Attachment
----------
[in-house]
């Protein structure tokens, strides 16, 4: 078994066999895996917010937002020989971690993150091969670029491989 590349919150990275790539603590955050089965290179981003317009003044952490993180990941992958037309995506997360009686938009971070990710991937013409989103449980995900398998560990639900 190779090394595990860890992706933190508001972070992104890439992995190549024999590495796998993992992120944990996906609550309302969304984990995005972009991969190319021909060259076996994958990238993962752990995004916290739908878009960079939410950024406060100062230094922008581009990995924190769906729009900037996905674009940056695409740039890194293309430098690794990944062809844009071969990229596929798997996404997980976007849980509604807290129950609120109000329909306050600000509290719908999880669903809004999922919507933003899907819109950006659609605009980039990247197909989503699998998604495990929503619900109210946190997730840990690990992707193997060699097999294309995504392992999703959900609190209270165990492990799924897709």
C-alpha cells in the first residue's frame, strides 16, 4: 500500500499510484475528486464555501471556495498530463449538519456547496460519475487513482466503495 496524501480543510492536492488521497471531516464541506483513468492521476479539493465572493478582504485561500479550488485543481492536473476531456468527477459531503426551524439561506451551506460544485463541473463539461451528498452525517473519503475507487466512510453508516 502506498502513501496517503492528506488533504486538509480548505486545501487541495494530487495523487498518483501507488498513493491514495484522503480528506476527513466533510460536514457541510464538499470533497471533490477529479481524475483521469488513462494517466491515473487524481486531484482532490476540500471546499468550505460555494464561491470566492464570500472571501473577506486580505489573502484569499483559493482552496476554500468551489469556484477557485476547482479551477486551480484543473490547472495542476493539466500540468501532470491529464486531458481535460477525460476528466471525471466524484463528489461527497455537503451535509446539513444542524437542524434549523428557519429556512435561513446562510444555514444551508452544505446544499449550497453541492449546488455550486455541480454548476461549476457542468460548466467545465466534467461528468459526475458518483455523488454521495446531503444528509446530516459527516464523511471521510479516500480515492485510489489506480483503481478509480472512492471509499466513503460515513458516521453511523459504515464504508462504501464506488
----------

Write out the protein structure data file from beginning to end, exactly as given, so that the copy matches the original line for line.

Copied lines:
[in-house]
């Protein structure tokens, strides 16, 4: 078994066999895996917010937002020989971690993150091969670029491989 590349919150990275790539603590955050089965290179981003317009003044952490993180990941992958037309995506997360009686938009971070990710991937013409989103449980995900398998560990639900 190779090394595990860890992706933190508001972070992104890439992995190549024999590495796998993992992120944990996906609550309302969304984990995005972009991969190319021909060259076996994958990238993962752990995004916290739908878009960079939410950024406060100062230094922008581009990995924190769906729009900037996905674009940056695409740039890194293309430098690794990944062809844009071969990229596929798997996404997980976007849980509604807290129950609120109000329909306050600000509290719908999880669903809004999922919507933003899907819109950006659609605009980039990247197909989503699998998604495990929503619900109210946190997730840990690990992707193997060699097999294309995504392992999703959900609190209270165990492990799924897709």
C-alpha cells in the first residue's frame, strides 16, 4: 500500500499510484475528486464555501471556495498530463449538519456547496460519475487513482466503495 496524501480543510492536492488521497471531516464541506483513468492521476479539493465572493478582504485561500479550488485543481492536473476531456468527477459531503426551524439561506451551506460544485463541473463539461451528498452525517473519503475507487466512510453508516 502506498502513501496517503492528506488533504486538509480548505486545501487541495494530487495523487498518483501507488498513493491514495484522503480528506476527513466533510460536514457541510464538499470533497471533490477529479481524475483521469488513462494517466491515473487524481486531484482532490476540500471546499468550505460555494464561491470566492464570500472571501473577506486580505489573502484569499483559493482552496476554500468551489469556484477557485476547482479551477486551480484543473490547472495542476493539466500540468501532470491529464486531458481535460477525460476528466471525471466524484463528489461527497455537503451535509446539513444542524437542524434549523428557519429556512435561513446562510444555514444551508452544505446544499449550497453541492449546488455550486455541480454548476461549476457542468460548466467545465466534467461528468459526475458518483455523488454521495446531503444528509446530516459527516464523511471521510479516500480515492485510489489506480483503481478509480472512492471509499466513503460515513458516521453511523459504515464504508462504501464506488